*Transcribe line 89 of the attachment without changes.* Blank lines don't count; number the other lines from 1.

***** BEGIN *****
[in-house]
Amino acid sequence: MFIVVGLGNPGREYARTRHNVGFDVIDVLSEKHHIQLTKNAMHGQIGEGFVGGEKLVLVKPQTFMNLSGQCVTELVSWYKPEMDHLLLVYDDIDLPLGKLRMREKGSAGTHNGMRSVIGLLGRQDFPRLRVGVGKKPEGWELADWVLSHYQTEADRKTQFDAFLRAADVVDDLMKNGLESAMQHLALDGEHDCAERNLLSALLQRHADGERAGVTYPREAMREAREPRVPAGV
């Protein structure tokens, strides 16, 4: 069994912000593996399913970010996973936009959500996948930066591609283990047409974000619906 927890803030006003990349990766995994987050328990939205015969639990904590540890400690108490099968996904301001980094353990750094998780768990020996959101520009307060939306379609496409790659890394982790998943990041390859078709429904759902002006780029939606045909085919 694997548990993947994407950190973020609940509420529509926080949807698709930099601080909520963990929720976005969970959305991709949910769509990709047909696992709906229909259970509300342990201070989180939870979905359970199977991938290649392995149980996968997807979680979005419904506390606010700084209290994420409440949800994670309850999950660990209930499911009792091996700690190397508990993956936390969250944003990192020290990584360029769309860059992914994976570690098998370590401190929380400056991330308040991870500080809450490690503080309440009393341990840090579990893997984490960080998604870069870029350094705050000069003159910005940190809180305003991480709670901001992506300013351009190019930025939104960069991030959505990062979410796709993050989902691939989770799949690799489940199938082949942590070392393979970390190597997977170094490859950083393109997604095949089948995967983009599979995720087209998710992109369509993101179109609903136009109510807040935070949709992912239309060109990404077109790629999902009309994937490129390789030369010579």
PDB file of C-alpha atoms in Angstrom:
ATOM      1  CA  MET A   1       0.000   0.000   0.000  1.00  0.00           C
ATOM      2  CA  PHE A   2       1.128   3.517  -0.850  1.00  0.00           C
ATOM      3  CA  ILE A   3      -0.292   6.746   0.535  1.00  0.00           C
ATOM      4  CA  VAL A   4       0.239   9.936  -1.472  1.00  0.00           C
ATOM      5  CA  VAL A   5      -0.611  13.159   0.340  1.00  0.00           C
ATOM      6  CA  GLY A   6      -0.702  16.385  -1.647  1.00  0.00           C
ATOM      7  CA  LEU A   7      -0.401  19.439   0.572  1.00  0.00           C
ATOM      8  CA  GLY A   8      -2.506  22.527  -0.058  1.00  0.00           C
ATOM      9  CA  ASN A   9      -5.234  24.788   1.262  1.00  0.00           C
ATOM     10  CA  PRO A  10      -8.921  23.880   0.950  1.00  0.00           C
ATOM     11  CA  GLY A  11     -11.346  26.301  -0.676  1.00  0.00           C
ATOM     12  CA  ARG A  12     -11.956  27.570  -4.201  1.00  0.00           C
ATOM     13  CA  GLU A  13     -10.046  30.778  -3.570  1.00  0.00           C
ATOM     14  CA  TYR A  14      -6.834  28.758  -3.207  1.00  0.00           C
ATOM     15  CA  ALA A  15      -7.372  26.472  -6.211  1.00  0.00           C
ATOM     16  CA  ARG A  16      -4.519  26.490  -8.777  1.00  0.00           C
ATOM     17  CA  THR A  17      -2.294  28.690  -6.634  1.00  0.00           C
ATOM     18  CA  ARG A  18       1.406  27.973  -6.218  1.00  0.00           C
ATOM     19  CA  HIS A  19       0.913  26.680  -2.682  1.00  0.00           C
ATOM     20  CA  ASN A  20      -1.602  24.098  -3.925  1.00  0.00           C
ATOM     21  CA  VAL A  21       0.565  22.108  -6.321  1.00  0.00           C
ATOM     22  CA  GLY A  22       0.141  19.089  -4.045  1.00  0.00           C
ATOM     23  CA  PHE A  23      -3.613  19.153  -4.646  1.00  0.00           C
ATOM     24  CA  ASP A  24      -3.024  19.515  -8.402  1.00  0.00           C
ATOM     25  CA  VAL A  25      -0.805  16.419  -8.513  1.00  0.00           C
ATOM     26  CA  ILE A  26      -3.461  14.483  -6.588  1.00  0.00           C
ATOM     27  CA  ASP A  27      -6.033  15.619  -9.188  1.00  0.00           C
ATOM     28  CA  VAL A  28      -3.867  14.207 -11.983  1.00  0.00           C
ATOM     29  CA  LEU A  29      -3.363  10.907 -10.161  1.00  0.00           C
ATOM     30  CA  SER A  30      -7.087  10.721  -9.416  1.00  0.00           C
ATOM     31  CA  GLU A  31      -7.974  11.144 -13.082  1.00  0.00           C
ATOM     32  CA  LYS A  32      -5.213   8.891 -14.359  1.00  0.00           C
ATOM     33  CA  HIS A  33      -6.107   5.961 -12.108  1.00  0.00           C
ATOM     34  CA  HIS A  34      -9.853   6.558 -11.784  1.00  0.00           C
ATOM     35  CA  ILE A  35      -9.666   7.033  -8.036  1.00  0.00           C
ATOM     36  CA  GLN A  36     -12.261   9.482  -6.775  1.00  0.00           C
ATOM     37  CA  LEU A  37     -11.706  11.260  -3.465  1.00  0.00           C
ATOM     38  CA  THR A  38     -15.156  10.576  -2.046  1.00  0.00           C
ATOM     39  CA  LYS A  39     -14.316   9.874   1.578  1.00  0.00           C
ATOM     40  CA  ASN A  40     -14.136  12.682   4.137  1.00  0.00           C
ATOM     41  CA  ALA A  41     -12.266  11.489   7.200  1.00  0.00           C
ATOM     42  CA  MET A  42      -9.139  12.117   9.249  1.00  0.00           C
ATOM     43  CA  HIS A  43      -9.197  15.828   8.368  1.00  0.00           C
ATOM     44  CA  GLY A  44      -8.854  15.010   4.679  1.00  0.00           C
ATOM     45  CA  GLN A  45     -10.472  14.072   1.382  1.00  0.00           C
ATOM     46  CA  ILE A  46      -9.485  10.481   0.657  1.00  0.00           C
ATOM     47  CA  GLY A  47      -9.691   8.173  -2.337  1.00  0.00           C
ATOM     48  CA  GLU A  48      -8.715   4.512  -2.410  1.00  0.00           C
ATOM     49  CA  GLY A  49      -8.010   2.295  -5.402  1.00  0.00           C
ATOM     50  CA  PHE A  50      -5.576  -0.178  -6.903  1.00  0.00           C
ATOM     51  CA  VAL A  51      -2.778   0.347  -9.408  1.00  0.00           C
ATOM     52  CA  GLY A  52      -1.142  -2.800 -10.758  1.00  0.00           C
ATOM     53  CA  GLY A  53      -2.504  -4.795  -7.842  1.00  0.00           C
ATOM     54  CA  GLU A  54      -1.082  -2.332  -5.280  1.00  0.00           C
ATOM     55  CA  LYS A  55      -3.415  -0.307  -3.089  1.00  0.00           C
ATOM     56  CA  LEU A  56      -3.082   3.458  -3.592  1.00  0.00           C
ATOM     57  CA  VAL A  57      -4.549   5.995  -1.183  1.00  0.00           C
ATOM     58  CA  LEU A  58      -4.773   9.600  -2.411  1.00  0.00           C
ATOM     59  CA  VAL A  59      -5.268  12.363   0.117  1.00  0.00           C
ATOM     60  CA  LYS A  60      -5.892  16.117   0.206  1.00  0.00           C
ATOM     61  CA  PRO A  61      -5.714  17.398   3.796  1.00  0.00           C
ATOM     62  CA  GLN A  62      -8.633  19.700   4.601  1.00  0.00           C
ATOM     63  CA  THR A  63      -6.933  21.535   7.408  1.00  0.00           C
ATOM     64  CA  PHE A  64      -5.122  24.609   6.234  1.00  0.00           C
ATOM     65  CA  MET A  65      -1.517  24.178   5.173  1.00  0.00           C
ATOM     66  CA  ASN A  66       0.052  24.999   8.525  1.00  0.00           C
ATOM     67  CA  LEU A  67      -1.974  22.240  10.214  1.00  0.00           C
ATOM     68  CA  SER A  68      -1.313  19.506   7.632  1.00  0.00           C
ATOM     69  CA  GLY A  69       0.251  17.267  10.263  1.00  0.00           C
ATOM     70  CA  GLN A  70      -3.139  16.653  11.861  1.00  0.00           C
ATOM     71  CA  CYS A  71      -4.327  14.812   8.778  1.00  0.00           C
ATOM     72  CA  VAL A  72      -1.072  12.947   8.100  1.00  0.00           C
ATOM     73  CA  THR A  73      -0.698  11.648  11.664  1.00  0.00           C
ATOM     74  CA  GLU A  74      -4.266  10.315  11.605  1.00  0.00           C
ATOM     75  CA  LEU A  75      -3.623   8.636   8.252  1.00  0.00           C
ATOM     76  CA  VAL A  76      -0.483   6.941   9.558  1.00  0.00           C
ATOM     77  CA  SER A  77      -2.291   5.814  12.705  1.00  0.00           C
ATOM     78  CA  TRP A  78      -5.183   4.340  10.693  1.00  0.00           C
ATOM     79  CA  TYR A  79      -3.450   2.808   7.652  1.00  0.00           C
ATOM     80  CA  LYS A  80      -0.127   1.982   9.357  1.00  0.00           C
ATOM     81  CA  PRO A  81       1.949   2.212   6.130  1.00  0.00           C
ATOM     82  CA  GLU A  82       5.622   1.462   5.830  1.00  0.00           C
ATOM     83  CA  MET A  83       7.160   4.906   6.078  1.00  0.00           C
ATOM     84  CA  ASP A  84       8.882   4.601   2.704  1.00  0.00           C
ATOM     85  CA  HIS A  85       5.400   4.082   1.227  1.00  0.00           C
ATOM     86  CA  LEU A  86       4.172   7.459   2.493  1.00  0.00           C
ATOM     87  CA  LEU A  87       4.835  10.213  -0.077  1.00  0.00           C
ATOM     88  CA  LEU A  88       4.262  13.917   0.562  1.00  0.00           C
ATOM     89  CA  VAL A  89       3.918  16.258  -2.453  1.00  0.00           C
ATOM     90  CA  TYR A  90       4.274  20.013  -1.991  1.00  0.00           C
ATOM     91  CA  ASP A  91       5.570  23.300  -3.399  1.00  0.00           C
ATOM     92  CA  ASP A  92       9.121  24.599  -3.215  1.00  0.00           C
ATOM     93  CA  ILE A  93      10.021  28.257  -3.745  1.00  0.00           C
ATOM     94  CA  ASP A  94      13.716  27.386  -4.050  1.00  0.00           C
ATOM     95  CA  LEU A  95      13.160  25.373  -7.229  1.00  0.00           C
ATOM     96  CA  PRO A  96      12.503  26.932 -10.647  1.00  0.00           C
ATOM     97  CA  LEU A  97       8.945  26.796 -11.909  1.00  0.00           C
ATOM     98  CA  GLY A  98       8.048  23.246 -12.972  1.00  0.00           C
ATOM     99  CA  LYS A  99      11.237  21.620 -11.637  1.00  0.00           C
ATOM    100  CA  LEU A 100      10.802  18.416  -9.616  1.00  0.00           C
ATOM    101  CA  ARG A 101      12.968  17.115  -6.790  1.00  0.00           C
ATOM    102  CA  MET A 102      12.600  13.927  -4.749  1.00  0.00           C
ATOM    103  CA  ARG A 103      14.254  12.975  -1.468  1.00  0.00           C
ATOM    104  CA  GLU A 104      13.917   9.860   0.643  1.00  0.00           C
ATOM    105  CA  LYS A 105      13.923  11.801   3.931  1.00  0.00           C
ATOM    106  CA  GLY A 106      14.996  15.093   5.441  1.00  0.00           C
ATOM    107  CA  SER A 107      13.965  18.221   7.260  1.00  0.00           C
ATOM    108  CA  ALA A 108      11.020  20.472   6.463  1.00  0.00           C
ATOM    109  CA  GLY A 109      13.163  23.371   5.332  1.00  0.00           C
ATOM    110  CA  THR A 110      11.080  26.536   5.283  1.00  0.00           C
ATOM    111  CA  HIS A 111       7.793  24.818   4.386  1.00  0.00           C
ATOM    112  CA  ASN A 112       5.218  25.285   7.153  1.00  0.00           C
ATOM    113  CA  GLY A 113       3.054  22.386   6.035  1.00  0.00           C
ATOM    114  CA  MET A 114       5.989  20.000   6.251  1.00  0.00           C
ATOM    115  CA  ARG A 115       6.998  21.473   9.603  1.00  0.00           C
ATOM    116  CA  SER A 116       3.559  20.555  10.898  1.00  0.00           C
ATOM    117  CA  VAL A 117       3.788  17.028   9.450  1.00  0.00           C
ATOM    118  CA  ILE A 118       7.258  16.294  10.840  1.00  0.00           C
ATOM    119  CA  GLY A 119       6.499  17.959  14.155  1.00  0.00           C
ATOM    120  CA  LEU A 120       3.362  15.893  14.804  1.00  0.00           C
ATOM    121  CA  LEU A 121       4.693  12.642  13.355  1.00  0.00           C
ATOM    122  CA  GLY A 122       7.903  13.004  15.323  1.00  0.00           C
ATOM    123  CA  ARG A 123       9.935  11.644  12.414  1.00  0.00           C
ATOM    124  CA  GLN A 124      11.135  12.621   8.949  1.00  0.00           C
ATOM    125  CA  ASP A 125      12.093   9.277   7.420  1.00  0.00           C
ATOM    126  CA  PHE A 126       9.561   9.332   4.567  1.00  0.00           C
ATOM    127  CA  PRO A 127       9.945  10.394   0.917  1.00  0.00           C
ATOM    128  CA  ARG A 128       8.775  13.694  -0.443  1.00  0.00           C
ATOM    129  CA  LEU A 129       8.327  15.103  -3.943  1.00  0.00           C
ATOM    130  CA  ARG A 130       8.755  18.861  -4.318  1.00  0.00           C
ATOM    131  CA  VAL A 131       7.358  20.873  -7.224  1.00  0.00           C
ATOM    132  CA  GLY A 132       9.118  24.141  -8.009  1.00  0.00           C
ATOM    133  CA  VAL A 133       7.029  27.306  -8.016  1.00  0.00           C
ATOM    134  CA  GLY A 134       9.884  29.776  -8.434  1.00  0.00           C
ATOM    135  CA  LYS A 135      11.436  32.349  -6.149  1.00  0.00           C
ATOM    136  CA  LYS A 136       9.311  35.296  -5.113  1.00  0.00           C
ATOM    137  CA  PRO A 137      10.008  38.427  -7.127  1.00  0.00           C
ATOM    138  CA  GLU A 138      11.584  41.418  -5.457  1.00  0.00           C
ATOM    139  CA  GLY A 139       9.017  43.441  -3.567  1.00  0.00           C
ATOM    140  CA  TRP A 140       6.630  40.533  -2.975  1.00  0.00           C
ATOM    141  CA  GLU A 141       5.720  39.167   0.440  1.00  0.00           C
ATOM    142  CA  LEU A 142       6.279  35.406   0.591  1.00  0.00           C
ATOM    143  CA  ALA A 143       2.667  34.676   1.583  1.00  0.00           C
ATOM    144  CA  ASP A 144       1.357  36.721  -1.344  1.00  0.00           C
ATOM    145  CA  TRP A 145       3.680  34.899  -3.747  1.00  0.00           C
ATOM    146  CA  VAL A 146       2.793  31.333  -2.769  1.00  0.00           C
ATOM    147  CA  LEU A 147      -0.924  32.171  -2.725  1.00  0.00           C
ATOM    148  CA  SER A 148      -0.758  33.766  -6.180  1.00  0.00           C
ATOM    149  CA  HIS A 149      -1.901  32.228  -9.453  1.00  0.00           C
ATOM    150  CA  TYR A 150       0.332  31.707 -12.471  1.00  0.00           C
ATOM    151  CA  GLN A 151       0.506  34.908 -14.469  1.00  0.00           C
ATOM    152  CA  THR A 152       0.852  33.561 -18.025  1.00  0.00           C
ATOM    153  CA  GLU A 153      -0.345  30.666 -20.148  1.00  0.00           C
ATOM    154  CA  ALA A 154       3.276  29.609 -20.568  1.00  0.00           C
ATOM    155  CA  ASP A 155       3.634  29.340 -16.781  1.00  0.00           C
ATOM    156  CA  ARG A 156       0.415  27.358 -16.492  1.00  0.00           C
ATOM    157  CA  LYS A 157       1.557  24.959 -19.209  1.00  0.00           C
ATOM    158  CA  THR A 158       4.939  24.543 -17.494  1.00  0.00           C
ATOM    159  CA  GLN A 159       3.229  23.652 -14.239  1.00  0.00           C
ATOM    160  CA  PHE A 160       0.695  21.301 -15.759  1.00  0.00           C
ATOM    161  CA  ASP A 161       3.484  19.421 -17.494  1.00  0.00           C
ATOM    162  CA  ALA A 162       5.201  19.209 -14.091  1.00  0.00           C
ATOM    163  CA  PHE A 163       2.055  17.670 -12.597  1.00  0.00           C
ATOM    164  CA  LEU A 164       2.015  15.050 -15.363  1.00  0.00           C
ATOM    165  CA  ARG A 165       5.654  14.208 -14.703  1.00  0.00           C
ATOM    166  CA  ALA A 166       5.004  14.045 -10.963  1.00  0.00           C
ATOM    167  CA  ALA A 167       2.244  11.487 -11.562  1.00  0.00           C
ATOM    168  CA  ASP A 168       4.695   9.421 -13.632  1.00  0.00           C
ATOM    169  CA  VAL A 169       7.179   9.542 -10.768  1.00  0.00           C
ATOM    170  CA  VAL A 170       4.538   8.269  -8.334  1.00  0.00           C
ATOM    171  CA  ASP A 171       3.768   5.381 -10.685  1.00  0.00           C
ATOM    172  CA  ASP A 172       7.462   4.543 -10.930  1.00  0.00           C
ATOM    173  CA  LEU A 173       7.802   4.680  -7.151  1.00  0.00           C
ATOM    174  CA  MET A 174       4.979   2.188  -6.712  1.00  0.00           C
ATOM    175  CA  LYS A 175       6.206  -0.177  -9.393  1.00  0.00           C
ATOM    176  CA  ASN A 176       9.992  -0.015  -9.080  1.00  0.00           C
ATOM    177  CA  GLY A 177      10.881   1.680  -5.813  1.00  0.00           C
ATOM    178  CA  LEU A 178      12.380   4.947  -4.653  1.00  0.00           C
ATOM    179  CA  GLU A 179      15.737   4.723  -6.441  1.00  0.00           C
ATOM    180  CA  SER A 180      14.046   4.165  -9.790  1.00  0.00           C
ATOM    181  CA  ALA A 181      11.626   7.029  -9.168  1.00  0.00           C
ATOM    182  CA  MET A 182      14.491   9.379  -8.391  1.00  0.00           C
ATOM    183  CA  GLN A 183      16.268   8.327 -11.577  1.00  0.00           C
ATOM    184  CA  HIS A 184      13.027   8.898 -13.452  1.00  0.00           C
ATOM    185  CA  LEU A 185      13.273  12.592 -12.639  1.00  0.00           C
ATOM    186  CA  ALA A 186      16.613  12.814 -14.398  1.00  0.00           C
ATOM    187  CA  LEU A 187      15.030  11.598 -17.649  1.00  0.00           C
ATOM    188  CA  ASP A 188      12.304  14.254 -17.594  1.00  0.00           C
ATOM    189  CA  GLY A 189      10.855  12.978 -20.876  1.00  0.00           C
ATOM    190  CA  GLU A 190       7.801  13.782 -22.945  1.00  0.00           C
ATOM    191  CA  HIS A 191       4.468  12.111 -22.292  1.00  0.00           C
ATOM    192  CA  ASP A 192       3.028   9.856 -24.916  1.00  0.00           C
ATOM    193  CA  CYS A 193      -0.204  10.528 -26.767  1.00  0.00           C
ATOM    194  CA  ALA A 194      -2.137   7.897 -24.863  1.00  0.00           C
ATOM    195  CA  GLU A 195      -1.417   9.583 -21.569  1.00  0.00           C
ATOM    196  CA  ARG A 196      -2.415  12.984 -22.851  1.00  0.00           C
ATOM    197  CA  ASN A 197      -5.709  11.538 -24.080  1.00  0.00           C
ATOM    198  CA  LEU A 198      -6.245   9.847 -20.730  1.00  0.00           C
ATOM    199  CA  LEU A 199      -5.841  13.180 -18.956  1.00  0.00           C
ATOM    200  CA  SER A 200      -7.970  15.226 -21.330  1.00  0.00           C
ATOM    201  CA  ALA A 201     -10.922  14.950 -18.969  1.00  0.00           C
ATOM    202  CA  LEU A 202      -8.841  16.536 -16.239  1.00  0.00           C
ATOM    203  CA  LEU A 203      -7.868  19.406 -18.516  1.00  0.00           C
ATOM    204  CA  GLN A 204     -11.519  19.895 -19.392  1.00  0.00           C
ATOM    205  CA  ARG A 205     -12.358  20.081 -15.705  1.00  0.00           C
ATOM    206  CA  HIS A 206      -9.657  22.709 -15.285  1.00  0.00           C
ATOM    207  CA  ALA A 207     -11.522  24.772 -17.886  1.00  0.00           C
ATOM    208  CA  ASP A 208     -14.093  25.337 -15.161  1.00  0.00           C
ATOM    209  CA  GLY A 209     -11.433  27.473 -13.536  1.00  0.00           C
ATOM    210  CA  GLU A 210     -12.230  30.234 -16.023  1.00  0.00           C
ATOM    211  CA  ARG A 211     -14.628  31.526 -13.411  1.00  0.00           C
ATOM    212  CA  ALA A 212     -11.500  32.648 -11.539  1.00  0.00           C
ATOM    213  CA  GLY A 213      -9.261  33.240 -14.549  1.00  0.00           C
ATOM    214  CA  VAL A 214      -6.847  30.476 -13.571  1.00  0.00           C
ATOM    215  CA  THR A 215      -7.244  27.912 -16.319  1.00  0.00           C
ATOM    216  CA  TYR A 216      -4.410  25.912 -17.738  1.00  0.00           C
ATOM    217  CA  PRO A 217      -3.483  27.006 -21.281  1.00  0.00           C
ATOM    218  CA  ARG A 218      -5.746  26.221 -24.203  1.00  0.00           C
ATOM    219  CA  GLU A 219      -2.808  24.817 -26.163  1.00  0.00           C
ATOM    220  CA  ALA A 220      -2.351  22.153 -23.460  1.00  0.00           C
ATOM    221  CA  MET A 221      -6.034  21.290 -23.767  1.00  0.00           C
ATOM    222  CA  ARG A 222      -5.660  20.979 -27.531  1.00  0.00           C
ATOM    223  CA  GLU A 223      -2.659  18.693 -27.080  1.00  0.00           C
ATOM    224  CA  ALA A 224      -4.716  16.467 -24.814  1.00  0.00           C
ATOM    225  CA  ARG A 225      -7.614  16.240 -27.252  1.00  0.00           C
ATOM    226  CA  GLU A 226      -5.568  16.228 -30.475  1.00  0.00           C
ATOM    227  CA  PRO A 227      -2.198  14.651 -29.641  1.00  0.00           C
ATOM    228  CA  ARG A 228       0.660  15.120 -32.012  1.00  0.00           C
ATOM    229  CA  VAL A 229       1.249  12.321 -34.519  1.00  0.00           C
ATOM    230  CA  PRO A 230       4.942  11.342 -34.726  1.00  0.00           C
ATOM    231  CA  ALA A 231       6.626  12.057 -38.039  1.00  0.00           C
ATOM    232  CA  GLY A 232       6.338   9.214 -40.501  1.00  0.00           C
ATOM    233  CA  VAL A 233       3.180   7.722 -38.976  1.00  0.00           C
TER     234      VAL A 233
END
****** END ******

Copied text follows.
ATOM     85  CA  HIS A  85       5.400   4.082   1.227  1.00  0.00           C